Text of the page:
Sunday, 31 January 2010

Shopping and Fluking

What’s an adventure expedition without a pre-breakfast landing? An opportunity to sleep in is what! Forget about it. That’s what our time at home is for. We want to maximize our opportunities to see Antarctica because for most of us our next time here will be exactly never.
A quick injection of caffeine at our bistro and we were ready to board the Polar Cirkle boats at 5:30. A short, brisk ride brought us to the single most visited site in all of Antarctica, Port Lockroy. Port Lockroy is the site of a former British Base and has been restored as a small but excellent museum. The income from the well-stocked gift shop goes to the British Antarctic Heritage Trust and amongst other things helps to maintain the museum. The Gentoo penguins here are more habituated to human visitation. They seemed completely oblivious to the 5 metre rule!

The rest of our day was taken up with scenic cruising with the highlight being Wilhelmina Bay. Whalers were well aware that Wilhelmina Bay was a prime spot for Humpback whales and that remains true today. We spotted many whales and were able to approach a group of three Humpbacks that were resting at the surface. The navigation officers approached the whales slowly and skillfully. Undisturbed, they continued in their resting mode: gently breathing and submerging barely beneath the surface. From time to time the three of them would dive under the ship and appear on the other side. At times we could clearly see the entire animal under the crystalline waters of Wilhelmina Bay.

Now we begin our return journey to Ushuaia but our trip is far from over. One never knows what wonders Drake Passage will reveal.

This is Antarctica After All

The weather continues to co-operate. This morning a gentle breeze and mild temperatures in the neighbourhood of 5ºC were the order for the day. We seemed to have lost our blue skies for the moment but there isn’t a single person on board that would complain. In fact it was a pleasant change to see a few snowflakes falling throughout the afternoon. This is Antarctica after all!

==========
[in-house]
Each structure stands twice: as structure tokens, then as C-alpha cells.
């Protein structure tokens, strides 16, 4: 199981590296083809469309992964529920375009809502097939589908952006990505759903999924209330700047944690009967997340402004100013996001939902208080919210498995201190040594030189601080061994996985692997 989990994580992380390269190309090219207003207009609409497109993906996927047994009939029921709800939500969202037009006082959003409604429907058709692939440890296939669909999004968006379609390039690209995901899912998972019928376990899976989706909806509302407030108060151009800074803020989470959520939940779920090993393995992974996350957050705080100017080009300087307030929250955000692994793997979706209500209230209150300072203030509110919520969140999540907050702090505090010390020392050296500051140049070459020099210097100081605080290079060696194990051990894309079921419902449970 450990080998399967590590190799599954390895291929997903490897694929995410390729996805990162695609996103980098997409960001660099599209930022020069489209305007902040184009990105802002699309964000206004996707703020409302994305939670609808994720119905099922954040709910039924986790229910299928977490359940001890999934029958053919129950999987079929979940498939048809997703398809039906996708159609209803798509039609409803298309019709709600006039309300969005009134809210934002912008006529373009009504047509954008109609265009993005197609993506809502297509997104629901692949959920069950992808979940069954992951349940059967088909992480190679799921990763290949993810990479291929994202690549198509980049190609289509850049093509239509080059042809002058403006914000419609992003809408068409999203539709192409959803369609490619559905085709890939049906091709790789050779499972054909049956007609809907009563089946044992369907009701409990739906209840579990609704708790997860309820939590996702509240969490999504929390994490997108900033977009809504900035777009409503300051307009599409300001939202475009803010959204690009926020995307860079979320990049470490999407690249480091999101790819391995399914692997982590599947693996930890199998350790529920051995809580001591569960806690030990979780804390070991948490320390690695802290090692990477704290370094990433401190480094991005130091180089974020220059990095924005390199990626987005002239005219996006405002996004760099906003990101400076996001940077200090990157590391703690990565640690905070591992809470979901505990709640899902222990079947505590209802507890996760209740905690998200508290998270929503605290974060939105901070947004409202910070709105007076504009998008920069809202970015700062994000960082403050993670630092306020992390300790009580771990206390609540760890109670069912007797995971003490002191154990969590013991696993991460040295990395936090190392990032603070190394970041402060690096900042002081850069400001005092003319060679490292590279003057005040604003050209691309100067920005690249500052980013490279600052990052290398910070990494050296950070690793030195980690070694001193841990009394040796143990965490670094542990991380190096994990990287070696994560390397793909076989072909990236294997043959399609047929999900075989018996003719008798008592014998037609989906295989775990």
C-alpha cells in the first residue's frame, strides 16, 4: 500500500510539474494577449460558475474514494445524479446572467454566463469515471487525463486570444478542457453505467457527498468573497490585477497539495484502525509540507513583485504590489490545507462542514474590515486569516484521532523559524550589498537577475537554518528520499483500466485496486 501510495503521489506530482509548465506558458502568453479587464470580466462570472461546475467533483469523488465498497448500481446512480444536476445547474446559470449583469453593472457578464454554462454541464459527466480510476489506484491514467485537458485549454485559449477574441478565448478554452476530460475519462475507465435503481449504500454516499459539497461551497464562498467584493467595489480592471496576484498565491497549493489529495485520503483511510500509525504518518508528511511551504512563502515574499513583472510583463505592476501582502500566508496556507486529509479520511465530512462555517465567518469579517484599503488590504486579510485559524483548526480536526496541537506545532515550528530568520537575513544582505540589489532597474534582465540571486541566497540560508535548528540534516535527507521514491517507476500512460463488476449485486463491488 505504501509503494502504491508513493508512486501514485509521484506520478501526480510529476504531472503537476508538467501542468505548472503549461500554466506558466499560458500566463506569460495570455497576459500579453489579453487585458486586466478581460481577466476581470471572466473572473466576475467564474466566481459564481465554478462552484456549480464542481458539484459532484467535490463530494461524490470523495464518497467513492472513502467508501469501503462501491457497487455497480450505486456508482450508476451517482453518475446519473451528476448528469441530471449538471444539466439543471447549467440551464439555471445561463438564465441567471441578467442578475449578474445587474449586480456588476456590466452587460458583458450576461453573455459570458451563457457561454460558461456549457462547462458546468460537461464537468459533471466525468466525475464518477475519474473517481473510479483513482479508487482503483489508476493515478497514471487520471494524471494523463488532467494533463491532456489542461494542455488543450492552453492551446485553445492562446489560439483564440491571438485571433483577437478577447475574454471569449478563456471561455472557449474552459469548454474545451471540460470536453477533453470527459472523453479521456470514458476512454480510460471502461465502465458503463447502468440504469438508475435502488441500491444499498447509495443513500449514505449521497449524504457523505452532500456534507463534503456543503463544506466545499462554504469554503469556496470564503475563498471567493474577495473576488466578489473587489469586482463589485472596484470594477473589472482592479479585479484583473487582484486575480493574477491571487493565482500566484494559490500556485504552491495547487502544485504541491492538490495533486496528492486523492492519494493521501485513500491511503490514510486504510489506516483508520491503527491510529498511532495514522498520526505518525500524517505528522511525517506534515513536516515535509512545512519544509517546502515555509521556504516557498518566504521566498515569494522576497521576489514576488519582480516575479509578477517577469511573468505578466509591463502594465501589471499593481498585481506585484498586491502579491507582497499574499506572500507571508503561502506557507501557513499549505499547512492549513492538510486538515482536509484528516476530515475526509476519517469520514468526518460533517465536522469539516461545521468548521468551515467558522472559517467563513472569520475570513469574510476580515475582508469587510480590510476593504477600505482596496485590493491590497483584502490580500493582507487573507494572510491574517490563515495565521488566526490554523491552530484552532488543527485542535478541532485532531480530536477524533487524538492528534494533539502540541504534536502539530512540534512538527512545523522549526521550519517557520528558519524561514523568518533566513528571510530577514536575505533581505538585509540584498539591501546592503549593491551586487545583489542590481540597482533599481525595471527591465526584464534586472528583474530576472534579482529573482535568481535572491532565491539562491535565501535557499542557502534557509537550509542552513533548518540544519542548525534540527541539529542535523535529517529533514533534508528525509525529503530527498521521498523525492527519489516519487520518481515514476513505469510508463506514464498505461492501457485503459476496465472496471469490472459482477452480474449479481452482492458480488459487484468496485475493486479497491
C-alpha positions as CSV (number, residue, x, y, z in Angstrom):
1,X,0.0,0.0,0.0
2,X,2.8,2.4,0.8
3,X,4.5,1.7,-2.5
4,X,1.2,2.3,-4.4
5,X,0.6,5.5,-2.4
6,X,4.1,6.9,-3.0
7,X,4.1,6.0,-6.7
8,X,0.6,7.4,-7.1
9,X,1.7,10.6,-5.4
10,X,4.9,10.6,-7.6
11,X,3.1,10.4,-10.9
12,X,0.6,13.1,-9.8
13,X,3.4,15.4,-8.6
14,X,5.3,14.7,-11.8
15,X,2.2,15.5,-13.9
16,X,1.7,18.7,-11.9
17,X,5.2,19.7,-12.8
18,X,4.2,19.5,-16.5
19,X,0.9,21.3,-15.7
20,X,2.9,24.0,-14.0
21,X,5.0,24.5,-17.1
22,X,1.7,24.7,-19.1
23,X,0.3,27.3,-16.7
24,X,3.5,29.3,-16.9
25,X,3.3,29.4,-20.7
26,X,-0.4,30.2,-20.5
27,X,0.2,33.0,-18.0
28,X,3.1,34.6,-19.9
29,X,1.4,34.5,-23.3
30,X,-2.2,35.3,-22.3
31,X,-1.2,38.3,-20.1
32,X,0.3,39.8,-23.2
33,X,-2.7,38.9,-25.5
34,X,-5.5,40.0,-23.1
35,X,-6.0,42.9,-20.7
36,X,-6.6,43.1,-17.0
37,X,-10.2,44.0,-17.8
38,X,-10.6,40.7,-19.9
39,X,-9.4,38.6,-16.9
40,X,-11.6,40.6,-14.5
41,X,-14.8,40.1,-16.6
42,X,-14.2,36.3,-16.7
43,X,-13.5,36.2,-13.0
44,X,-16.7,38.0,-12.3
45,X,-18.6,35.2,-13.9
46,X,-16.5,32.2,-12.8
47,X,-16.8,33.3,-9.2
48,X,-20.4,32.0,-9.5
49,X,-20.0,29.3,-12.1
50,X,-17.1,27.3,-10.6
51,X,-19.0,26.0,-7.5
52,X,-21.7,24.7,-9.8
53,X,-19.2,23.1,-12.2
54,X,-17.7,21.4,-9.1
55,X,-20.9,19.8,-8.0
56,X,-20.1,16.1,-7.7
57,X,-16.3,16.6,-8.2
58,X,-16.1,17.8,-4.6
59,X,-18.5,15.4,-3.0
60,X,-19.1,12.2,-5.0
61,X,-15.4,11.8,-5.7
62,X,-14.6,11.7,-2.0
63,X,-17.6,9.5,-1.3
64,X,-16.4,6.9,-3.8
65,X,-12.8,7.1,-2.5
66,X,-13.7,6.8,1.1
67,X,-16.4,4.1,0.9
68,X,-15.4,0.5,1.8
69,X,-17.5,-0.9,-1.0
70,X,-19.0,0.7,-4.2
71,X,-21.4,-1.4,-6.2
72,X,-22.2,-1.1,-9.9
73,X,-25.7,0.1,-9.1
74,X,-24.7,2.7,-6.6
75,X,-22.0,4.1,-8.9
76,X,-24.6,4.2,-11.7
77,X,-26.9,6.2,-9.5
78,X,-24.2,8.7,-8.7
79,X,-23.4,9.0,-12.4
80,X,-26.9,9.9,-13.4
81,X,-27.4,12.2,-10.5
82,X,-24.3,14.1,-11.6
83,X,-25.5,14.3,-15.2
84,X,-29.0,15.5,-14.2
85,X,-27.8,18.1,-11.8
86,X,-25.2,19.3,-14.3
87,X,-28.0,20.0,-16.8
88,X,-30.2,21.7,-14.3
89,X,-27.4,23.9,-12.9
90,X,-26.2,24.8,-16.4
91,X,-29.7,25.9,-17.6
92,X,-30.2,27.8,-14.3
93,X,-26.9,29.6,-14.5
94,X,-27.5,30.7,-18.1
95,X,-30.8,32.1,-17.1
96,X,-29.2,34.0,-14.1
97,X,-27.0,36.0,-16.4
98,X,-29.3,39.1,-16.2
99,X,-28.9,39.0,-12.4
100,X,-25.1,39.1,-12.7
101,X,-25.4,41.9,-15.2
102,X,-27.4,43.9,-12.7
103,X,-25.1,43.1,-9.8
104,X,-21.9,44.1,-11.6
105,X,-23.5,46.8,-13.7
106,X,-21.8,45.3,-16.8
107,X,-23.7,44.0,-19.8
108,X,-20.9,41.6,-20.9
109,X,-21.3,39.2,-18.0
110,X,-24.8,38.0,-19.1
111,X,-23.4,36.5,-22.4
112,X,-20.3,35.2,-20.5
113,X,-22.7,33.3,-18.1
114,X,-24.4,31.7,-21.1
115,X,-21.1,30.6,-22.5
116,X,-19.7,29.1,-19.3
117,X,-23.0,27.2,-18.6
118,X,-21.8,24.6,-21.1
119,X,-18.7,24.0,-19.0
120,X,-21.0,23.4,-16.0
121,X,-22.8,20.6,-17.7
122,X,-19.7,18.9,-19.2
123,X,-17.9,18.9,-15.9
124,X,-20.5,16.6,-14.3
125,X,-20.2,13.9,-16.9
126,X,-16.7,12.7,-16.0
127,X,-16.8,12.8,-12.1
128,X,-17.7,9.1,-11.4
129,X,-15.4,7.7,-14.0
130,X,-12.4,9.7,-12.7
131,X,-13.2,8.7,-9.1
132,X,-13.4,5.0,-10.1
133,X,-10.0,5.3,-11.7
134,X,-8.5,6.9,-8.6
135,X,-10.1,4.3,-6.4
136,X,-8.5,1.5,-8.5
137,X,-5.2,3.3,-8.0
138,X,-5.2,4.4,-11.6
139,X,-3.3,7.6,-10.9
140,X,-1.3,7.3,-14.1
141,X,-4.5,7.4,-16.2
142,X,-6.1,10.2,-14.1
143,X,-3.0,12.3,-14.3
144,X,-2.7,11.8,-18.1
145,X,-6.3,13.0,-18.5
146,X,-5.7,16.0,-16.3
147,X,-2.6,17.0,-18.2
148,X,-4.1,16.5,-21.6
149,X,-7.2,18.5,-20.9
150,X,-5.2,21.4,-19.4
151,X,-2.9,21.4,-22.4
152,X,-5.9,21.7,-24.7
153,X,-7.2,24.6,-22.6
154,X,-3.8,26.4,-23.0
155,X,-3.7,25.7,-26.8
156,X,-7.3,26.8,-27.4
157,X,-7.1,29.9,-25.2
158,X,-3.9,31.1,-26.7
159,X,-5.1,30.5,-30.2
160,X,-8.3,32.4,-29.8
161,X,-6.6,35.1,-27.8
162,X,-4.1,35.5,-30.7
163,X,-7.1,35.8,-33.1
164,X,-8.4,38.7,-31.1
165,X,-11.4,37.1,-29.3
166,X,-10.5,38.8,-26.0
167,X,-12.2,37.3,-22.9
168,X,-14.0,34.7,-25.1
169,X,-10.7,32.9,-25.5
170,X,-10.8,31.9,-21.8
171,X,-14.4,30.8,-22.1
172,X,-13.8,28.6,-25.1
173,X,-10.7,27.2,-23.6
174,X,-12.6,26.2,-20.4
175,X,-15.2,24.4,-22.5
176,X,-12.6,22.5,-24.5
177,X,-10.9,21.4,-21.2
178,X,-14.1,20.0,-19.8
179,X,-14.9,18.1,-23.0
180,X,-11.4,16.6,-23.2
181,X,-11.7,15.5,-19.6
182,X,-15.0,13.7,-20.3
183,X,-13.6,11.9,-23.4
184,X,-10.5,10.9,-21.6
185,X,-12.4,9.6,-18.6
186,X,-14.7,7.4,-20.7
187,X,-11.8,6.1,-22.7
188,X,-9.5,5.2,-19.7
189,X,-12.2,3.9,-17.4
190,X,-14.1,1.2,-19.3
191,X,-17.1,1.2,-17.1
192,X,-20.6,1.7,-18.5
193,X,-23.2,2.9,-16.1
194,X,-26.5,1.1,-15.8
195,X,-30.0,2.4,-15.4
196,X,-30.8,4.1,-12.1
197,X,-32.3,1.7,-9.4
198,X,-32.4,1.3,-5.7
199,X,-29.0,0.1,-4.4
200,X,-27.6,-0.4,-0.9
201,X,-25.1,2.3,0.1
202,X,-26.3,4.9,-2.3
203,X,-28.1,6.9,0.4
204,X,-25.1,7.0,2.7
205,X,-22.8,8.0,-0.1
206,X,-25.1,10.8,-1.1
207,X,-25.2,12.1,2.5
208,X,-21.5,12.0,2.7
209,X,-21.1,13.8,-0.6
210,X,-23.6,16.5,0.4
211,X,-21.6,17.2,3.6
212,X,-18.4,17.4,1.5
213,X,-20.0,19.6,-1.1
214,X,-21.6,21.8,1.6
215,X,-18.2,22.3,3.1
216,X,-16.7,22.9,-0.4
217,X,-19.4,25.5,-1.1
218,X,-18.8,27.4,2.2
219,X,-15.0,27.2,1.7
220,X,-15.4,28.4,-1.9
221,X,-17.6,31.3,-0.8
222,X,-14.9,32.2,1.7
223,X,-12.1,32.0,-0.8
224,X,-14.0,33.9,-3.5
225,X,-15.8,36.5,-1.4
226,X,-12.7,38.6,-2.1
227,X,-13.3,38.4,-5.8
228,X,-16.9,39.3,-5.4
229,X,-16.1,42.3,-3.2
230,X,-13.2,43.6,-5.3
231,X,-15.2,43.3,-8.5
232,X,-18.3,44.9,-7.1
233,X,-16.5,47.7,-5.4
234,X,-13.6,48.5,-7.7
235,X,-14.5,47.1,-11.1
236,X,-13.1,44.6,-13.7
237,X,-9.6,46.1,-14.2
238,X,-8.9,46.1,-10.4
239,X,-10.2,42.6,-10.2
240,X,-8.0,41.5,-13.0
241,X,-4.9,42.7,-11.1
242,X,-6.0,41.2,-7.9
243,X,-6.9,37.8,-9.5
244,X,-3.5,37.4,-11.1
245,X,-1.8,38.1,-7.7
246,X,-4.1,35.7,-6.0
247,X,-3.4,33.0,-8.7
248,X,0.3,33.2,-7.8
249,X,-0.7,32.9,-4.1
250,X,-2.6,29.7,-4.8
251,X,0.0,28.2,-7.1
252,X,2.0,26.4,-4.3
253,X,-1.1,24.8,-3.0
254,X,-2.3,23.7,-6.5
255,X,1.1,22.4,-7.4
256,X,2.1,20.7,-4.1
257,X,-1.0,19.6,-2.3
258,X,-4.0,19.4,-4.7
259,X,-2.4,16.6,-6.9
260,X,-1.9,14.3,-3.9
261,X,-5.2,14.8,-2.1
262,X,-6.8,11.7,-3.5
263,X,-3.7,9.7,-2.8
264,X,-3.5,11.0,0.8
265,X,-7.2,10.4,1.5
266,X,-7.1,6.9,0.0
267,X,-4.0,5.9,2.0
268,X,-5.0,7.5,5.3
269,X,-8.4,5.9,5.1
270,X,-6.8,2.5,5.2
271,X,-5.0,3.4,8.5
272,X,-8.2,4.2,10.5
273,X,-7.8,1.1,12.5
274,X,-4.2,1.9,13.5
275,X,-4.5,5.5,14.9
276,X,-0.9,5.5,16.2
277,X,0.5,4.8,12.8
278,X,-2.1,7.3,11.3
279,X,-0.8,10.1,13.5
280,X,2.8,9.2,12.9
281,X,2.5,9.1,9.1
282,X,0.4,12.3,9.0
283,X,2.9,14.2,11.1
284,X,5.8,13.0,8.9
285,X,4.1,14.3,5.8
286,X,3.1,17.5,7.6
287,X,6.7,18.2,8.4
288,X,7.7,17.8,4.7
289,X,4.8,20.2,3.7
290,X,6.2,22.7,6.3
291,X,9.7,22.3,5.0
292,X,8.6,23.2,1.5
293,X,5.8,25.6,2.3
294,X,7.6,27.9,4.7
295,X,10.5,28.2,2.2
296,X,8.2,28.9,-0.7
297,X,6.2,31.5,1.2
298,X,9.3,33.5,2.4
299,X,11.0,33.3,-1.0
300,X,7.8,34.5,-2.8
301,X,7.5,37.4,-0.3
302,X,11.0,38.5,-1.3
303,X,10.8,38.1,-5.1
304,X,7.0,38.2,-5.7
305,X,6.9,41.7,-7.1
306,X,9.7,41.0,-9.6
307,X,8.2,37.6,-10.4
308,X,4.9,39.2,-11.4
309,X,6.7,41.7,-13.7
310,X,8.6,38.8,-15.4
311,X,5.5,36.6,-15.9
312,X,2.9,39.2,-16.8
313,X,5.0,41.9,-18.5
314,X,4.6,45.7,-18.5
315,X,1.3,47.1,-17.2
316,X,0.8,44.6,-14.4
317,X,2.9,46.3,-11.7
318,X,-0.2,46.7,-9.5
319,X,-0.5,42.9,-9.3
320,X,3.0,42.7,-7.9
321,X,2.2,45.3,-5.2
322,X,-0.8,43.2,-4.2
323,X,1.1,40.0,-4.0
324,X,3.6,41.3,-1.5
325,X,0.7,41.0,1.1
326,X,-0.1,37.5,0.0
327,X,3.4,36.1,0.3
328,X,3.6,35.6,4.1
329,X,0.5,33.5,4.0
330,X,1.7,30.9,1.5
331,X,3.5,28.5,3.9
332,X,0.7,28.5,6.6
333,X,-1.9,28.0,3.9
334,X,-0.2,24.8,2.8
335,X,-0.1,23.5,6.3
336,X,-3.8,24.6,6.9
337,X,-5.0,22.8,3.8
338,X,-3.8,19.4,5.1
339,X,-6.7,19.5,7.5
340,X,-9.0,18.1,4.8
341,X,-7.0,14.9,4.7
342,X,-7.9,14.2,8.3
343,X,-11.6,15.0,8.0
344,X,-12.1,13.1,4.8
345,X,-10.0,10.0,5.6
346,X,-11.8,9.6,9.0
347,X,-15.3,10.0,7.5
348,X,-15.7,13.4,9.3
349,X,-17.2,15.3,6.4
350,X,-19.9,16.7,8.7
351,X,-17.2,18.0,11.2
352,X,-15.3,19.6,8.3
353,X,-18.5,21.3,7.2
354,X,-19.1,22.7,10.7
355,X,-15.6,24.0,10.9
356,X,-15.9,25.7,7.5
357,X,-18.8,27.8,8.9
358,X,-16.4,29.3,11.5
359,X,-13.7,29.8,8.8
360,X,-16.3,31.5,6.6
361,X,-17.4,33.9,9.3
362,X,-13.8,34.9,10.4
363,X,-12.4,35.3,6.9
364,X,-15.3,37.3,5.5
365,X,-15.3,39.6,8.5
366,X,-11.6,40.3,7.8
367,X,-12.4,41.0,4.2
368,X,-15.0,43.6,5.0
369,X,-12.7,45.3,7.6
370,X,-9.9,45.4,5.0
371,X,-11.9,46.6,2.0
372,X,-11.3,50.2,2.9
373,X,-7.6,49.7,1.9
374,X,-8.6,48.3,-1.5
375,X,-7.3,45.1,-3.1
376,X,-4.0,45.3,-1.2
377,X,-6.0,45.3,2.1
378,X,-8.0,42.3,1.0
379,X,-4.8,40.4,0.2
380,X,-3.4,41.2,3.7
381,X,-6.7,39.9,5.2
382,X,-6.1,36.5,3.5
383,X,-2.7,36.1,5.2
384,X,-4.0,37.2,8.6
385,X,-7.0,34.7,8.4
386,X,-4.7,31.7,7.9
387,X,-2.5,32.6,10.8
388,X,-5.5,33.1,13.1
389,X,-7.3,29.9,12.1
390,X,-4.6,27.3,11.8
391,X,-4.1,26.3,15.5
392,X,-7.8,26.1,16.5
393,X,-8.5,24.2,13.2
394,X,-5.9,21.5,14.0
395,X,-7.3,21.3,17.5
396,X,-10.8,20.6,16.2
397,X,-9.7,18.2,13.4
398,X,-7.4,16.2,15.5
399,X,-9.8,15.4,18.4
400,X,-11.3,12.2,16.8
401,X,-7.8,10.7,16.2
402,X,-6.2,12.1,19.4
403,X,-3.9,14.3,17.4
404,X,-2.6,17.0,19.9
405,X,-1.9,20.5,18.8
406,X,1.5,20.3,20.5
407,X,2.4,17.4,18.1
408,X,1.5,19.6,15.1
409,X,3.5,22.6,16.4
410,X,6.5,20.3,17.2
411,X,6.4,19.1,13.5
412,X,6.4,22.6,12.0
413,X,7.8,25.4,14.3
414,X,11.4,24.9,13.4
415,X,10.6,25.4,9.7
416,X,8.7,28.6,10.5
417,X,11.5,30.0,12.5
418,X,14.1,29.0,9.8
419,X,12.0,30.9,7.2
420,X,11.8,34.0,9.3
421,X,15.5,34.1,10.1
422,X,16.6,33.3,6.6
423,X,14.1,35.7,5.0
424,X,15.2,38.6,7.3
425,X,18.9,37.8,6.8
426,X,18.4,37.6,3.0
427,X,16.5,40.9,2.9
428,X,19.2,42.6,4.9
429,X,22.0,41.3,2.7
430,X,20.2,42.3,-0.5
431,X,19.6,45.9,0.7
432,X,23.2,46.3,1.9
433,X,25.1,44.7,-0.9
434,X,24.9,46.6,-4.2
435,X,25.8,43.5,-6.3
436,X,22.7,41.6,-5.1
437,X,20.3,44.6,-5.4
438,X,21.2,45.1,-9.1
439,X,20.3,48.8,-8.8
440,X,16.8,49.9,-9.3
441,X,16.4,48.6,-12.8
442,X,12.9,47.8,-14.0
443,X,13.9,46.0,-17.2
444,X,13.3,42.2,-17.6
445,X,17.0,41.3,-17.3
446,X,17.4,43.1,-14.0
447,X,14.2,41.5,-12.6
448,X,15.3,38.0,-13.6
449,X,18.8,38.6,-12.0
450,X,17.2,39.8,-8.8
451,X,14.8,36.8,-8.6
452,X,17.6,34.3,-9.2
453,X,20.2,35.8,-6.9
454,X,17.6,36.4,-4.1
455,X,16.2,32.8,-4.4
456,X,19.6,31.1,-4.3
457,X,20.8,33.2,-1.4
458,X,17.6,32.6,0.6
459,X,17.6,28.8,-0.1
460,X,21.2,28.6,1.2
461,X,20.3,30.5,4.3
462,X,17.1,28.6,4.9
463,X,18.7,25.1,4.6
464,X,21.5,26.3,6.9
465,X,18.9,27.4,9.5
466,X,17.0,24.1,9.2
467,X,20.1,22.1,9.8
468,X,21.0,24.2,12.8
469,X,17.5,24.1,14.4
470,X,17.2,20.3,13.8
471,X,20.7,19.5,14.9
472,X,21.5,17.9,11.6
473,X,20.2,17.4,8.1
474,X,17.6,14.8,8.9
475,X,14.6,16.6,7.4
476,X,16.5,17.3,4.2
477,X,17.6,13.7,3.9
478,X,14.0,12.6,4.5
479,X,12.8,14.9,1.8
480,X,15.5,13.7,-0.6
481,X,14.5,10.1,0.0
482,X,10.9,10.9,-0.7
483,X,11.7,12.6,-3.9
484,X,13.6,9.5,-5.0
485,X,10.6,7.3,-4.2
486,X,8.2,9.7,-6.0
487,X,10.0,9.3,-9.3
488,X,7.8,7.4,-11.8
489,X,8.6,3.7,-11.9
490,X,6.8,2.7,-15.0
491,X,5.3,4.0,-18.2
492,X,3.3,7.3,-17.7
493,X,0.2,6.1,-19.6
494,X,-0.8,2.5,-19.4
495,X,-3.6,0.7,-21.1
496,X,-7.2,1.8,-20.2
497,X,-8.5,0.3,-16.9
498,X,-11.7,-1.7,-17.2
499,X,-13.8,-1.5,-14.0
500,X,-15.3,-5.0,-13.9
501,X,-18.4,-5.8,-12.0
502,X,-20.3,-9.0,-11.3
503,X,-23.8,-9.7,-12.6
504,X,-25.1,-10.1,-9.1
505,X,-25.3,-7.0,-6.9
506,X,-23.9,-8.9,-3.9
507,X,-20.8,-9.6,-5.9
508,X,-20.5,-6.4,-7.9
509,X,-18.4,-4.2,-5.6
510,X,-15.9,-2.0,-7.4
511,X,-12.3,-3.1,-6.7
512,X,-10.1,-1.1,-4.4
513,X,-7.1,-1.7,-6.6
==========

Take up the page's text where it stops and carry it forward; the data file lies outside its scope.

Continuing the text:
This morning we visited the Ukrainian Base, Vernadsky. There are twelve men who over-winter at Vernadsky every year. As usual, the base was immaculate. We were instructed to leave our boots and outdoor clothing in the cloak room. In short order we were introduced to Sasha and Eugene, the two gentlemen that would escort us on a tour of the base.

We learned about the ongoing meteorological work and that the discovery of the ozone hole was made at that very location. On completion of the tour we had the opportunity to sample the base’s home brew vodka and to visit their modest gift shop. Perhaps the best souvenir of our visit was simply the Vernadsky Base stamp we all received in our passports.
In the afternoon we dropped anchor in front of Petermann Island. We began landing operations at 15:00. Petermann has a lot to often with interesting history, Adelie and Gentoo Penguins, a small colony of Antarctic Shags and an incredible scenic view of Iceberg Alley where we could see not only a lot of icebergs but also a Crabeater seal and a Leopard seal.
In many places bright pink and green snow algae added intense swaths of colour to a largely monochromatic landscape. But, being mid-summer the snow has melted on much of Petermann revealing to the careful observer tiny clumps of grass. Not enough to golf on of course, this is Antarctica after all!

Saturday, 30 January 2010

Feathers, Ice, and Fur

Another perfect day in Antarctica. We begin to wonder why we seem to deserve this preferential treatment by the gods of the elements. In the morning we went to the Fish Islands in glorious weather and landed on a small island which was densely populated by Adelie Penguins. The rookery greeted us with its normal pungent stench, but that was forgotten soon when we saw the interesting behavior of these birds up close. Some were already moulting, most of the chicks had already reached the size of their parents, and some seemed to be preparing for their departure from the rookery already. Beside the close encounter with the penguins there was the awe inspiring scenery to enjoy.